Celebrity Travel: Chef and explorer Ranveer Brar is rediscovering stories and flavours of the Himalayas

Celebrity Travel: Chef and explorer Ranveer Brar is rediscovering stories and flavours of the Himalayas

Celebrity Travel:

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Host Ranveer Brar sets out on a journey to discover untold stories and cuisines of the Himalayan region.

Shot over 45 days, chef and host Ranveer Brar’s latest show Himalayas – The Offbeat Adventure explores Ladakh, Himachal Pradesh and Uttarakhand gives a peek into the regions’ topography, culture, food, ingredients, native practices and, of course, the people — from Pashmina rearers who never use pashmina as it is a source of their livelihood, to the Aryan community in Malana.

As the show premiered on LF (previously known as LivingFoodz) channel this week, indianexpress.com caught up with Brar who describes his experience on its 12 episodes as ‘life-changing’!

Why did you decide to go on a journey across the Himalayas?

I’ve driven up the mountains when I was younger and the pull to revisit them kept coming back. Moreover, I would typically pass through the hills but never really stay. Finally, when the opportunity to make this show came up, it was a long-cherished desire translating into action.

What prompted you to pick Uttarakhand, Himachal Pradesh and Ladakh as places to explore on the show?

These places were chosen purely because of their communities, which have social, anthropological and culinary relevance. As a chef and explorer, I like to trace the cultural and etymological maps of dishes and ingredients. Mountain cuisine is something that has been luring me for a while and I am happy to have finally checked that box.

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The Himalayas and its various facets have often been explored in various shows — what’s different about your show?

We have tried to connect a lot of dots between history, culture, cuisine and adventure, with an element of intrigue and discovery. I wouldn’t reveal much at this stage, but let the episodes speak for themselves.

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The chef interacted with many locals during the filming of the show.

What is the most interesting thing you discovered while working on it?

We discovered the Cordyceps Sinensis or the ‘keeda jadi’ or ‘yarsagumba’ as it is locally known. It is also called caterpillar fungus or ‘yartsa gungu’ (in Tibet). It’s an interesting phenomenon, where a fungus takes over the larva of a particular species of caterpillar. It basically mummifies the caterpillar and sprouts when it rains in the meadows. The resulting mushroom-like formation is foraged by locals and sold for a fortune in the markets.

Where did you travel and who did you meet in the course of shooting?

We did extensive research before starting the show. We covered places and spaces that one previously only read about or knew little of. We took a two-day trek to Turtuk in Nubra Valley, where you get amazing yak cheese. Next on the list was the Pashmina trail and meeting people from the Changpa tribe. We’ve also covered hills in the Uttarakhand and Himachal Pradesh regions. Everyone we met taught us a lesson in resilience and humility. The importance of community-living, villages as institutions and the fact that the less you have the more you have to give are lessons that I will carry with me from the show.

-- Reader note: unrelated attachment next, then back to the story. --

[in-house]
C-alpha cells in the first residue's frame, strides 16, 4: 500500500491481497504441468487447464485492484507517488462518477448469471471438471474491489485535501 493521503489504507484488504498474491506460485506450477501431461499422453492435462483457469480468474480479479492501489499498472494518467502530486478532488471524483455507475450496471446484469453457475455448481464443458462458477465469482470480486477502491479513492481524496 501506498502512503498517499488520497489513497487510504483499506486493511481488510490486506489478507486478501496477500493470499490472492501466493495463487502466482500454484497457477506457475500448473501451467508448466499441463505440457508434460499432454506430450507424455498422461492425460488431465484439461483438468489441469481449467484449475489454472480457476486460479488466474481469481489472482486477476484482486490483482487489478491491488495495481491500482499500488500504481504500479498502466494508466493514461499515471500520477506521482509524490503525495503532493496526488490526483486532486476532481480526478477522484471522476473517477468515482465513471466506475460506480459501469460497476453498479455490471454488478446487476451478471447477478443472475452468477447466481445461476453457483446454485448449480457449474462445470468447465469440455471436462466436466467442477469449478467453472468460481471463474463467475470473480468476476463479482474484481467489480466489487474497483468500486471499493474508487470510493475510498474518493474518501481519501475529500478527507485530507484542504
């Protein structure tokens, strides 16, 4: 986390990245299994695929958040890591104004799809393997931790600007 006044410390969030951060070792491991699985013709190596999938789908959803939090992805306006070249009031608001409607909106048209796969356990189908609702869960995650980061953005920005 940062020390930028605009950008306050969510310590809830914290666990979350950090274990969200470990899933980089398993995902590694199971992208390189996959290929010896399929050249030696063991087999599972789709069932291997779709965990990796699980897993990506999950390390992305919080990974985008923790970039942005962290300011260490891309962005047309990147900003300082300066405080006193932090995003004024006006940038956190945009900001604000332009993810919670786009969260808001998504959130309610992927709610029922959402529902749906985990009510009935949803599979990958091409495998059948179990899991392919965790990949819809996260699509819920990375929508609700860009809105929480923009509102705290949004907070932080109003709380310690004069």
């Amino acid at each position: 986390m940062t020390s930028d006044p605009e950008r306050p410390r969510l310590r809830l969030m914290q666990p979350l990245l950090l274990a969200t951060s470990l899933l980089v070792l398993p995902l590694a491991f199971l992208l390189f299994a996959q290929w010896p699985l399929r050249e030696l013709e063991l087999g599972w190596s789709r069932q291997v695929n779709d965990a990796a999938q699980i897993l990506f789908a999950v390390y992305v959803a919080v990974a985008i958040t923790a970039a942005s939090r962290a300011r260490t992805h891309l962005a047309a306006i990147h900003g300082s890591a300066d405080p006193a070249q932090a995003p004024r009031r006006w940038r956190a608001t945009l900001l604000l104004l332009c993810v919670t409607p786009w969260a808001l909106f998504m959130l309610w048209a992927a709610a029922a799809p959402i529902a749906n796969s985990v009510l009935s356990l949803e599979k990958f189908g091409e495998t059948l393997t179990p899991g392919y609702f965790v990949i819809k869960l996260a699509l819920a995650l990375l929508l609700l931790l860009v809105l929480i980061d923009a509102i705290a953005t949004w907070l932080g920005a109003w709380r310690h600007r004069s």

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Can you tell us about the recipes you prepared using local ingredients? Which one is your favourite?

The best part about cooking for Himalayas – The Offbeat Adventure, which was a great learning experience for me, was the simplicity — both in terms of ingredients and flavours. The creativity of the locals, who cook using limited resources, is just amazing. I particularly liked the Tsemik, a yogurt dip made with mountain mint of the same name that’s typically served with Kissir or buckwheat pancakes. My other favourite is the Tibetan pasta that resembles donkey’s ears. Viewers will see more as the show unravels.

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Kissir buckwheat pancake, tsemik dip, barley broth and khubani ka meetha from Balti cuisine in Turtuk, Ladakh.

A lot of travel show hosts and chefs are exploring lesser-known cuisines of various cultures. Do you feel this takes away their charm as they are at risk of being contemporised?

I strongly believe that gone are the days when these places needed us. Today, we need these places more, to stay grounded and keep an honest and real perspective, and to connect with oneself. The idea is to let them know that we appreciate and look up to them. For this reason and more, explorations of such places and interactions with the people help.

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The most important thing you learnt on the show?

Mountains teach us humility. A mountaineer I travelled with told me that if ever one feels big, stand in front of a mountain and it will give you a perspective like no other. When you stand in front of a phenomenon that took centuries to form and withstood the vagaries of time, it inspires a strength that is indescribable.

Can you sum up the experience in one word?

I’ll use two words — ‘life-changing’!

The show airs every Tuesday at 8 pm on LF.

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